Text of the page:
password requisite try_first_pass retry=3 minlength=16
lcredit=-1 ucredit=-1 dcredit=-1 ocredit=-1 difok=4

These settings would ensure that your passwords have 12 characters, including at least one characters in each of the four classes.

If you'd like to experiment with the password length and complexity settings, try the script below. It's a bit cumbersome, but it should capture all the requirements aside from the difok (differences) criteria. Change the settings in the first section to match those you want to evaluate.

#!/usr/bin/perl -w

# -- set your complexity preferences here --

# -- initialize the counters --

# -- set fail to false --

# -- check for argument --
if ( $#ARGV < 0 ) {
    print "argument expected\n";
} else {

# -- determine if any character settings are mandatory (if negative)
if ($lcredit < 0) {             # needed # of lowercase characters
    $lneeded=-1 * $lcredit;
} else {
if ($ucredit < 0) {             # needed # of uppercase characters
    $uneeded=-1 * $ucredit;
} else {
if ($dcredit < 0) {             # needed # of digits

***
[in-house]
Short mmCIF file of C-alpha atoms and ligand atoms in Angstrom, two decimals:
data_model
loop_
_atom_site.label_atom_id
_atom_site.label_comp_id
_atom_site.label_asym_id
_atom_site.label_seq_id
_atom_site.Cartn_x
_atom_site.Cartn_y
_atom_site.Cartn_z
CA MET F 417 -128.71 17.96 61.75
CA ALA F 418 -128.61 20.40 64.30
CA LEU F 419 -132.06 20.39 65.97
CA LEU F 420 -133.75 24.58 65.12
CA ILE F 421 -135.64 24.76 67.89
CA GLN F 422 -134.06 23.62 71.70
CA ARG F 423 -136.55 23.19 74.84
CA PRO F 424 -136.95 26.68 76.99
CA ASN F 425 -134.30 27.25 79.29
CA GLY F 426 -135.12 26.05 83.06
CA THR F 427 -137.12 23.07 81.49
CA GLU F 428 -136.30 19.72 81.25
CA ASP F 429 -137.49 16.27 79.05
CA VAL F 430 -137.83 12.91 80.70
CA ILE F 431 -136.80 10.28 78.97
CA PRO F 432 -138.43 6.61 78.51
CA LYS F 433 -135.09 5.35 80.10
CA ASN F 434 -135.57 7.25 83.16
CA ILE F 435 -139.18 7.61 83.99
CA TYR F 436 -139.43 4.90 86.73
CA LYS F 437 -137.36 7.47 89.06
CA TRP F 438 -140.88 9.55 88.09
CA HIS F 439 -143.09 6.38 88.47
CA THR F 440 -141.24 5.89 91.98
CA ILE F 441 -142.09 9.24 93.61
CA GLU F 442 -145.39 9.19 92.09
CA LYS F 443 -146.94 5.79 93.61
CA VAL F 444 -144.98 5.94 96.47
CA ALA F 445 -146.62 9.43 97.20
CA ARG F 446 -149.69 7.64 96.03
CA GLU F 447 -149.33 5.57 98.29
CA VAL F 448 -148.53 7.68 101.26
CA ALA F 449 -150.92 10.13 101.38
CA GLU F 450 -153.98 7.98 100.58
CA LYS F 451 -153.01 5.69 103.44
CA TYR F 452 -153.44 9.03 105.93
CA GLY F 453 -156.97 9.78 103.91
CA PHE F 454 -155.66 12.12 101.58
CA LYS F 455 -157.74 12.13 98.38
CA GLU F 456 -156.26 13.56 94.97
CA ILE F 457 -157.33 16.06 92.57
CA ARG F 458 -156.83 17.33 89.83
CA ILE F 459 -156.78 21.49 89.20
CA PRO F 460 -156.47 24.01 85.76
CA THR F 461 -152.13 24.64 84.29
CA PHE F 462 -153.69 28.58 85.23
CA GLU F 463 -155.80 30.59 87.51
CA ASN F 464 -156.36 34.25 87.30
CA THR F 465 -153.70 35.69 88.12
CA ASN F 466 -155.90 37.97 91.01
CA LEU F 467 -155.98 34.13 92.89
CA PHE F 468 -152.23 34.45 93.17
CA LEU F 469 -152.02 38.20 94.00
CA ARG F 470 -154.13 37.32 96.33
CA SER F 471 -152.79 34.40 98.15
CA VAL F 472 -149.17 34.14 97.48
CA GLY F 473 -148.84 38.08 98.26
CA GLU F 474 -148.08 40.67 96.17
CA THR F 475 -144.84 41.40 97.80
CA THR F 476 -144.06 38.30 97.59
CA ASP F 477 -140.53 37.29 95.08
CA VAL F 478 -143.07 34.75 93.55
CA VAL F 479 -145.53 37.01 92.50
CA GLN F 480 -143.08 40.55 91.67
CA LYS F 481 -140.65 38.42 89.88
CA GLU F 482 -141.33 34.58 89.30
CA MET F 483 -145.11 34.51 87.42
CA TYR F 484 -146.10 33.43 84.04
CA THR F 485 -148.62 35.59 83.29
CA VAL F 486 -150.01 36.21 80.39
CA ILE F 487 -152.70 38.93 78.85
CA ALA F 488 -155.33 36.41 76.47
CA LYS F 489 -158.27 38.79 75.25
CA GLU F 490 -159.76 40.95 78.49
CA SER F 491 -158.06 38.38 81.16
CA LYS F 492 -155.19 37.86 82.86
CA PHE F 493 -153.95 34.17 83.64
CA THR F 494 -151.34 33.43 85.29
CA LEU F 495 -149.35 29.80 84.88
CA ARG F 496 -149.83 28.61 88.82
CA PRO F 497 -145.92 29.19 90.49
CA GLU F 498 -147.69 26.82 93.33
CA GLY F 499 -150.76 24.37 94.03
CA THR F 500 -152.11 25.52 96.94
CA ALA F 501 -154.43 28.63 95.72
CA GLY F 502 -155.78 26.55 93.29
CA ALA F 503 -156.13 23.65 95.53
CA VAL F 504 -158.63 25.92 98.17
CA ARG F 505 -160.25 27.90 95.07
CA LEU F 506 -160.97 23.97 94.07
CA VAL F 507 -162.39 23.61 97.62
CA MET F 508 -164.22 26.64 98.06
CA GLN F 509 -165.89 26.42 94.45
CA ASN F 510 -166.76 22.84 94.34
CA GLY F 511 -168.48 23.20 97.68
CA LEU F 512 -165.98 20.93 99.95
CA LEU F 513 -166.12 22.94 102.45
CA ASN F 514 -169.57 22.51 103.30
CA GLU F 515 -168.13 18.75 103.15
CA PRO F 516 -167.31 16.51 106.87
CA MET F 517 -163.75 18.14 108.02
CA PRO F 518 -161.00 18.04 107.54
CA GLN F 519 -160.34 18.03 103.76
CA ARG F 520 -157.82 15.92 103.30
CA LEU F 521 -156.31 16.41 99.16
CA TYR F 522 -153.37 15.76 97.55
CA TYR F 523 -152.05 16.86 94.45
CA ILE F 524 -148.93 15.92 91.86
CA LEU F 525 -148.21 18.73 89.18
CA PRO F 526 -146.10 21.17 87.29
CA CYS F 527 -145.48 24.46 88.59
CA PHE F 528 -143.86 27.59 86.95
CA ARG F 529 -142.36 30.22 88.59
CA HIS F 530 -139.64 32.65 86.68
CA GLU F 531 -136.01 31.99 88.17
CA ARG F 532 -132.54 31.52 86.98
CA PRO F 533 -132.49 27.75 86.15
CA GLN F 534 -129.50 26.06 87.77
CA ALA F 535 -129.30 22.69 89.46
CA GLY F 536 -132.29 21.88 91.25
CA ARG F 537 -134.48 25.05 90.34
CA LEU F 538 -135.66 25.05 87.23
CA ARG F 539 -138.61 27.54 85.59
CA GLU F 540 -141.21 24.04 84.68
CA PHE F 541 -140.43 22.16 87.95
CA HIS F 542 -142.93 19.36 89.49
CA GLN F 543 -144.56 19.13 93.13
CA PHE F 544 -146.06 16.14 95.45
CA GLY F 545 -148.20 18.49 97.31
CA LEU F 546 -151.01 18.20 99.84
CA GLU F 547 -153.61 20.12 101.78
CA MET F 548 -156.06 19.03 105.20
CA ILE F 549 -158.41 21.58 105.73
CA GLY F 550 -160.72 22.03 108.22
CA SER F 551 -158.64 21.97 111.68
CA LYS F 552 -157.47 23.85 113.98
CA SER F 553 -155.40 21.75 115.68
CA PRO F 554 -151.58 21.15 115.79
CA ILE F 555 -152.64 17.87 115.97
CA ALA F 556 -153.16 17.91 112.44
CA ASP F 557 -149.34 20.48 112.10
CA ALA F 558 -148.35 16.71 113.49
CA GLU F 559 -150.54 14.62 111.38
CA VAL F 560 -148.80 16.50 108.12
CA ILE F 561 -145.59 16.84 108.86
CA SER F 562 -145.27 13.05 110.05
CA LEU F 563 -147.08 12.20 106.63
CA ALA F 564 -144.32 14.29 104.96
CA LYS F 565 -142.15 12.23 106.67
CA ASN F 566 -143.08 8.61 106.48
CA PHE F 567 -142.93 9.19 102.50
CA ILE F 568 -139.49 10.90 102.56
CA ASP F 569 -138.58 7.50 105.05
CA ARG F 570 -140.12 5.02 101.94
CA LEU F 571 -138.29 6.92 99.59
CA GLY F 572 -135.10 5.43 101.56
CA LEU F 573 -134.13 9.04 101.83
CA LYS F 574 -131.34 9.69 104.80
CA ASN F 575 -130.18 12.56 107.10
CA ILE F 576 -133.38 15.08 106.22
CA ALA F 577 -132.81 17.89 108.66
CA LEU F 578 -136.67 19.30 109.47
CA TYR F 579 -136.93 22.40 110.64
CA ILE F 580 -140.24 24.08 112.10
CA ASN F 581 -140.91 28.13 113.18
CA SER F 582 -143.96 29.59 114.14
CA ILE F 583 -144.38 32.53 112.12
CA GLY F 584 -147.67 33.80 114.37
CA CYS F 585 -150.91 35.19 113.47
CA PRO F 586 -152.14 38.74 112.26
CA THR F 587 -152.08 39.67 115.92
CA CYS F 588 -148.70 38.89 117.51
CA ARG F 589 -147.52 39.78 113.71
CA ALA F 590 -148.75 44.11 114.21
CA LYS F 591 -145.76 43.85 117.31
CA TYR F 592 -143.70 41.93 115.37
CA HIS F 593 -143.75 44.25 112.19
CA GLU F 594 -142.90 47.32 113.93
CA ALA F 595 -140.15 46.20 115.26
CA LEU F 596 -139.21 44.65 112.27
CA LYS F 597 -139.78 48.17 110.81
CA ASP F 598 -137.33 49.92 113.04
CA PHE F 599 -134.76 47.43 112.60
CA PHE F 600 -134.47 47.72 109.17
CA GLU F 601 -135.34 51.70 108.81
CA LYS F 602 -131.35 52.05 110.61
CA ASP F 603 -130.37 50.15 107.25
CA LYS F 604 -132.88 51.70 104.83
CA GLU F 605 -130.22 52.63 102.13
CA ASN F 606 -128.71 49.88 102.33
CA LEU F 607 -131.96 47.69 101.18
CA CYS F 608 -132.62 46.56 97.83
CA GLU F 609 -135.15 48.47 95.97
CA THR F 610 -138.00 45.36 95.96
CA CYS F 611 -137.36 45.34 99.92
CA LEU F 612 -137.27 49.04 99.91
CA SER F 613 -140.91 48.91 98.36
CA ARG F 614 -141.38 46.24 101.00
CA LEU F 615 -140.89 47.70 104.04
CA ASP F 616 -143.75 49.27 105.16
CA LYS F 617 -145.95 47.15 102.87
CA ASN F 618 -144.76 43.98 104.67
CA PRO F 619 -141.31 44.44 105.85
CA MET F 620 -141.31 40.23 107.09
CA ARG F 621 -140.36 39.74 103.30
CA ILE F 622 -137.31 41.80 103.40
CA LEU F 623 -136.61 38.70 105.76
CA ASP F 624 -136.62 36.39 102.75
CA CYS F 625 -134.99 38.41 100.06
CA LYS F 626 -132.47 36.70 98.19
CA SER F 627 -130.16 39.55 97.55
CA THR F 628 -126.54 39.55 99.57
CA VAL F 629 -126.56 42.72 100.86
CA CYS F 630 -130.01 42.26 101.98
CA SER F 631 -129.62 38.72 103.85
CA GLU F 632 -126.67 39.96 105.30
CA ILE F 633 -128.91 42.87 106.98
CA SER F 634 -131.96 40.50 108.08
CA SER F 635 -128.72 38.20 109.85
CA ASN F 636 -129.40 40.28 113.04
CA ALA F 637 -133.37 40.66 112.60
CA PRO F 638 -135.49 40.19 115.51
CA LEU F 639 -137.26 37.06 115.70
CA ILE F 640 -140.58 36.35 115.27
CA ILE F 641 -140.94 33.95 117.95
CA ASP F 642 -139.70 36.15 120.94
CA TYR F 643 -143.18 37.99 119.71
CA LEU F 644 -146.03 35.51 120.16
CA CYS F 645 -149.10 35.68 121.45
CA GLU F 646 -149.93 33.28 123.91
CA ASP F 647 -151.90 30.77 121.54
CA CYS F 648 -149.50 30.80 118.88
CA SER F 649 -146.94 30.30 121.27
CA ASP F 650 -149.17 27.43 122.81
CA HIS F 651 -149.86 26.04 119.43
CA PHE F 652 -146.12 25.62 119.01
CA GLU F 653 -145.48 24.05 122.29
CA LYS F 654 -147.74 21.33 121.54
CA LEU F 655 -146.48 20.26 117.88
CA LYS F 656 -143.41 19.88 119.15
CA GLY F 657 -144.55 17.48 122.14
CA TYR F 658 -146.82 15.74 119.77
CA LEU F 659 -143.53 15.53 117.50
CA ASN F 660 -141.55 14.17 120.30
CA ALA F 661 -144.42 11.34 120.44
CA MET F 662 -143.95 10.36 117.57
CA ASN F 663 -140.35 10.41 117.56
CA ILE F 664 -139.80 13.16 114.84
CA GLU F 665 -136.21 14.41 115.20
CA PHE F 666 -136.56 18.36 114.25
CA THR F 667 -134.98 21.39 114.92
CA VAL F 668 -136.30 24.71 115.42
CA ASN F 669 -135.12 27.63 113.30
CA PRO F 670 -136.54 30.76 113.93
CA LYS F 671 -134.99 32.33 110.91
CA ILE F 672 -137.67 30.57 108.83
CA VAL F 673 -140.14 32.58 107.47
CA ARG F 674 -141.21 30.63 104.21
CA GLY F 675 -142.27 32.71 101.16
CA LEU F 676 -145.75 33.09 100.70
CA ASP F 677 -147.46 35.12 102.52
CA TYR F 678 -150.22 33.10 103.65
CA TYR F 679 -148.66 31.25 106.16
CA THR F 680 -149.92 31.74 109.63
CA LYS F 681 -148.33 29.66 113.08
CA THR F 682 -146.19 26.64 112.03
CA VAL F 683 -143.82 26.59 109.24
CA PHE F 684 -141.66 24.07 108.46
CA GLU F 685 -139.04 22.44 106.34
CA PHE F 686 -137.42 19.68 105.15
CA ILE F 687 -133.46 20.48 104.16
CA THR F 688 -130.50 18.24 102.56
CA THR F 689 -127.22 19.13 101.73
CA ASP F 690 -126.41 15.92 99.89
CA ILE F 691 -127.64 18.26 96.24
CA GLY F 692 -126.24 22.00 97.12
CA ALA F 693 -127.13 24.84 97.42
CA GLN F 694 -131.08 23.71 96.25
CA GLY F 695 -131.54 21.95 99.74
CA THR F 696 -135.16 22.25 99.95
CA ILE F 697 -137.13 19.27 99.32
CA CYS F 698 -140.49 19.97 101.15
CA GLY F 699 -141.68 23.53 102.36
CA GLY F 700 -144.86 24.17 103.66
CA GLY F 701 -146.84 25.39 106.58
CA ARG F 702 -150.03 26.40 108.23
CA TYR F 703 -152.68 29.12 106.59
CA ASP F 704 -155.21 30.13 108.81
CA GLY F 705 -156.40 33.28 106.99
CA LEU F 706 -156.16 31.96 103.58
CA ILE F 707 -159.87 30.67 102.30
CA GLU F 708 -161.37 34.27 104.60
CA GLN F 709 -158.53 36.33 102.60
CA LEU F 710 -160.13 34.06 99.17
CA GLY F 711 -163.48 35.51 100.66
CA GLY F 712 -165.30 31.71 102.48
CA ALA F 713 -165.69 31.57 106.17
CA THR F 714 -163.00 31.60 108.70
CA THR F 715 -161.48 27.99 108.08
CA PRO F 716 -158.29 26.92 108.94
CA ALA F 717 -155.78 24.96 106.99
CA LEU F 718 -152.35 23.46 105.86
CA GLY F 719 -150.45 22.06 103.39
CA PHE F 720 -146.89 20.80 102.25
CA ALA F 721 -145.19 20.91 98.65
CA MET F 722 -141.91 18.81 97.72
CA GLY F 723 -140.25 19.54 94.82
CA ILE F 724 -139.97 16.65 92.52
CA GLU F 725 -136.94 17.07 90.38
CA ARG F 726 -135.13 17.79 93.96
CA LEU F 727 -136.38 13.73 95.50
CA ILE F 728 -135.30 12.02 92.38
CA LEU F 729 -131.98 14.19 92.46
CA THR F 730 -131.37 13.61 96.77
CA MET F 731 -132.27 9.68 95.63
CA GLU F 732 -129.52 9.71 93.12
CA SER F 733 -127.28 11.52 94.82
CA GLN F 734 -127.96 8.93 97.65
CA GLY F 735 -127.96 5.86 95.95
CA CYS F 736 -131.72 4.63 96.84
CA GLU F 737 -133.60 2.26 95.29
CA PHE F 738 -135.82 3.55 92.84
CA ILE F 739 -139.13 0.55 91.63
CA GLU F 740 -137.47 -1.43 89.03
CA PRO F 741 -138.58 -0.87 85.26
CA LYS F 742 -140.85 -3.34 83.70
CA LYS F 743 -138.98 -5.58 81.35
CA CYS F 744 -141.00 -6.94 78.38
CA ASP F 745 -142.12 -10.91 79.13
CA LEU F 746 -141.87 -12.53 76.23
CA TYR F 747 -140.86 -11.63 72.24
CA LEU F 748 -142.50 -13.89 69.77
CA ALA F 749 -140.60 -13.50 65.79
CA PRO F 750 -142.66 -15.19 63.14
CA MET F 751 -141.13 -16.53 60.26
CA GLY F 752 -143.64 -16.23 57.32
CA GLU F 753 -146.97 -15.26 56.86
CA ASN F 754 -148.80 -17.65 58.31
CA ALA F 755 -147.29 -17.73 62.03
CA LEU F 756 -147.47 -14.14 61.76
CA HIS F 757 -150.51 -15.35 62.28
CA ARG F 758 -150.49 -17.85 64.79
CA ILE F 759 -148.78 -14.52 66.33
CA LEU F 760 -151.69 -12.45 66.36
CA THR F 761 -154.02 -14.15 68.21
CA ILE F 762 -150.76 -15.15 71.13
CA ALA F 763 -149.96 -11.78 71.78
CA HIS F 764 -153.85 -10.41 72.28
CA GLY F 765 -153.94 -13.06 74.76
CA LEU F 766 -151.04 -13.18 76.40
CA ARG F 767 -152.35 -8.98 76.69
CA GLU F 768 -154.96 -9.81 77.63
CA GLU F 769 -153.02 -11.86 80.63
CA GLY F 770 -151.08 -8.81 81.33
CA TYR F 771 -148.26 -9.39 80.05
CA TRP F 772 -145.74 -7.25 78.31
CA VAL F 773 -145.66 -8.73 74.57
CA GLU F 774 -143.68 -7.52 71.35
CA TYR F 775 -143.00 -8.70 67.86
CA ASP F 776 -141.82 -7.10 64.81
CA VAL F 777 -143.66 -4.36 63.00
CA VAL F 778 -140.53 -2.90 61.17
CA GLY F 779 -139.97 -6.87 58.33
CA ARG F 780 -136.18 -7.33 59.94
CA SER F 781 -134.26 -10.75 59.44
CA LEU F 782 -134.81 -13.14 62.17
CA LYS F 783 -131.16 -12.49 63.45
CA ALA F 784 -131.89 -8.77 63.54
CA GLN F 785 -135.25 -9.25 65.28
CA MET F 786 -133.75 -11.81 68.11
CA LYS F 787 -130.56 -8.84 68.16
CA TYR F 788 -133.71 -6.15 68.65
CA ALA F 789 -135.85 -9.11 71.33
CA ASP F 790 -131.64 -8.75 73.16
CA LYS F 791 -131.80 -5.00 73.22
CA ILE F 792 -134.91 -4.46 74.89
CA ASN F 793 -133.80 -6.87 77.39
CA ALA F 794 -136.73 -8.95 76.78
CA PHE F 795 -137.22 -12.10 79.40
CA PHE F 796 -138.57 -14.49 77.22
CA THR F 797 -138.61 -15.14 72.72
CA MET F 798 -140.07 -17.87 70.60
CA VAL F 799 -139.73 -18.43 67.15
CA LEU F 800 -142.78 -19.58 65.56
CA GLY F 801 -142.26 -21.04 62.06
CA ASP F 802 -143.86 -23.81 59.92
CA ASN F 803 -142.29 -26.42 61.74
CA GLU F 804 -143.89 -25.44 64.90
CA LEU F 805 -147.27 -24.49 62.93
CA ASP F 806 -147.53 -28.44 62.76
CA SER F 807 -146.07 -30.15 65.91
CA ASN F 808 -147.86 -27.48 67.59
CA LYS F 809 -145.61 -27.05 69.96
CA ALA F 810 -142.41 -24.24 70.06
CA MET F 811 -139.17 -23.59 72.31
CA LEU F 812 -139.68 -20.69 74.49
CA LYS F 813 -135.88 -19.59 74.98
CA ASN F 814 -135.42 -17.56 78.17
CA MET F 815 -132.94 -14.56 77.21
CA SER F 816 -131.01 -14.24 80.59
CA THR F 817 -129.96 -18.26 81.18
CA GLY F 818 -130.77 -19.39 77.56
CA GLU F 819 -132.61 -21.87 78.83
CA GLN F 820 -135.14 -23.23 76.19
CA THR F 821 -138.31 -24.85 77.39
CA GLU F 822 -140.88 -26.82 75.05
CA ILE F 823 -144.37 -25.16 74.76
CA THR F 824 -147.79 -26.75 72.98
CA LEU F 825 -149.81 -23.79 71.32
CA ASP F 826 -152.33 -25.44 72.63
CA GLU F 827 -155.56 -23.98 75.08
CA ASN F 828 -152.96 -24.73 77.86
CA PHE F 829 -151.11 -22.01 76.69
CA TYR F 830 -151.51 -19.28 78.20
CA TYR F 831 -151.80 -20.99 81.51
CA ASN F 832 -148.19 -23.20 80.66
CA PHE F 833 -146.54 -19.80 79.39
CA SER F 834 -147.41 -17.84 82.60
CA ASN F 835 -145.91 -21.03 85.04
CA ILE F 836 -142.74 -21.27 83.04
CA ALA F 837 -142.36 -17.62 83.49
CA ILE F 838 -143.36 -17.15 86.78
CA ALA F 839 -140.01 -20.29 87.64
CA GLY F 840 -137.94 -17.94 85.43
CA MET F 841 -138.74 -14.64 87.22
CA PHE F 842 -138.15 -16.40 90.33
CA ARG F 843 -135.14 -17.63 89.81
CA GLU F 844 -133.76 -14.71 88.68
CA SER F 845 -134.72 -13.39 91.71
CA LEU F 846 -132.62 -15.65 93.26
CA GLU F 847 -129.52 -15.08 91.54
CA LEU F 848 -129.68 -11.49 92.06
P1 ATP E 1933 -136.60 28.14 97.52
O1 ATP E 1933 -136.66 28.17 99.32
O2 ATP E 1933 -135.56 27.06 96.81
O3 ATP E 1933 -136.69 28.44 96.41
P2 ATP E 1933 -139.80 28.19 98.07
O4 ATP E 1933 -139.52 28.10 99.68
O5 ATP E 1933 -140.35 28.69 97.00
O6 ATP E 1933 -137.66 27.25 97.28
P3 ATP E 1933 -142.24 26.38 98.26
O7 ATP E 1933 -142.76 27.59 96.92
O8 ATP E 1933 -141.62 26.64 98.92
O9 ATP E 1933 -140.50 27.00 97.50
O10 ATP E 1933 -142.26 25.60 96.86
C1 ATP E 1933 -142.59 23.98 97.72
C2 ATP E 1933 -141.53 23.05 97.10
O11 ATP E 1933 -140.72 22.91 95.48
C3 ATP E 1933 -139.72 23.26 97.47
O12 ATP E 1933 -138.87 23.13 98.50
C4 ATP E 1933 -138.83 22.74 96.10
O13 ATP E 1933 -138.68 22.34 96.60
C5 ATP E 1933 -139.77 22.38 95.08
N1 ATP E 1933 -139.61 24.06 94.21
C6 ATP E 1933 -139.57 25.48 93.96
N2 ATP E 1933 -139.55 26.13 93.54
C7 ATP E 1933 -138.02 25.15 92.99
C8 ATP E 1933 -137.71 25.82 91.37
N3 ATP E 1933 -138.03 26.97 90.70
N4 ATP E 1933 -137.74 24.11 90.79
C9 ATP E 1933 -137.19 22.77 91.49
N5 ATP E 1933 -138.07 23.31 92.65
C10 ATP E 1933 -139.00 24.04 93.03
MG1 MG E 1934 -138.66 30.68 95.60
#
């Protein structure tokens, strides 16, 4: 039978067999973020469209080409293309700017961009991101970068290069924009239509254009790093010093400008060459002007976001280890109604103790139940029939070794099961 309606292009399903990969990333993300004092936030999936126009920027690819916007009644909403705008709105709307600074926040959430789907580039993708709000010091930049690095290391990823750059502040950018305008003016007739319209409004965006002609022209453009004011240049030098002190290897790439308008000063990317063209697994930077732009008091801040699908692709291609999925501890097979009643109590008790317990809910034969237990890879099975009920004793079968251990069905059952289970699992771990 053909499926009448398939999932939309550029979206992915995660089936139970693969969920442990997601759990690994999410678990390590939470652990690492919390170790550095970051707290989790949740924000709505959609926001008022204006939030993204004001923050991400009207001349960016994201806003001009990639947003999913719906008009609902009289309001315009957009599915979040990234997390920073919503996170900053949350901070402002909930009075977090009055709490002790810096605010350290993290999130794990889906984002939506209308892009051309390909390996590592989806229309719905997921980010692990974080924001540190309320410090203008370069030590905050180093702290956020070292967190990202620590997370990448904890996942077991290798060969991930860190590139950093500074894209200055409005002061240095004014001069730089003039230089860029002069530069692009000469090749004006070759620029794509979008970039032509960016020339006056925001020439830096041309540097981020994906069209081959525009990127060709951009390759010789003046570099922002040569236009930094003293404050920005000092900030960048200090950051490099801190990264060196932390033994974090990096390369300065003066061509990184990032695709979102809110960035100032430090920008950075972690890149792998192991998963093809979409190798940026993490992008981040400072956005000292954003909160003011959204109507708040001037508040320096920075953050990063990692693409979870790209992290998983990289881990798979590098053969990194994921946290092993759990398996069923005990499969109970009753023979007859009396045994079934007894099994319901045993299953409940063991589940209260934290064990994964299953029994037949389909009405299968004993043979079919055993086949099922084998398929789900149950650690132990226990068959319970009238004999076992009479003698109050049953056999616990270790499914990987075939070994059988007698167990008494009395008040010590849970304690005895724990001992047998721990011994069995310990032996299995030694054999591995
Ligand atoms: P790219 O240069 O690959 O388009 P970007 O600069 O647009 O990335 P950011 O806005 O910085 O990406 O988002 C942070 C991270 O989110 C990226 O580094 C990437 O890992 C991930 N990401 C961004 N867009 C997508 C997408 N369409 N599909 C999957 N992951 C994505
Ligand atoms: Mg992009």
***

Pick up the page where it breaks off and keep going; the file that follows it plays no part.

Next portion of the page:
$dneeded=-1 * $dcredit;
} else {
if ($ocredit < 0) {             # needed # of special characters
    $oneeded=-1 * $ocredit;
} else {

$score=length($password);               # 1 point for each character

# -- count the characters of each type --
foreach $char (split //, $password) {

    if ($char =~ /\d/) {
        $digits++;                      # digits
    } elsif ($char !~ /\w/) {
        $other++;                       # special characters
    } elsif ($char eq lc($char)) {
        $lcase++;                       # lowercase
    } elsif ($char eq uc($char)) {
        $ucase++;                       # uppercase
    } else {
        print "Error: unrecognized character. Please fix this script!\n";

if ($lcase < $lneeded) {
    print "password failure: need $lneeded lowercase character(s)\n";
if ($ucase < $uneeded) {
    print "password failure: need $uneeded uppercase character(s)\n";
if ($digits < $dneeded) {
    print "password failure: need $dneeded digit(s)\n";
if ($other < $oneeded) {
    print "password failure: need $oneeded special character(s)\n";
if ($fail > 0) {

# -- reduce credits to number allowed --
if ($lcase > $lextra) {
if ($ucase > $uextra) {
if ($digits > $dextra) {
if ($other > $oextra) {

print "$score + $lcase + $ucase + $digits + $other\n";
$score=$score + $lcase + $ucase + $digits + $other;

if ($score >= $minlen) {
    print "password passes with score of $score\n";
} else {
    print "password fails with score of $score\n";

Check out /etc/login.defs for password expiration parameters -- another component of good password security.

And please note that cracklib ensures that users can't just reverse their prior passwords or rotate letters to avoid making significant password changes. So, p4ssw0rd cannot be replaced with dr0wss4p or 4ssw0rdp.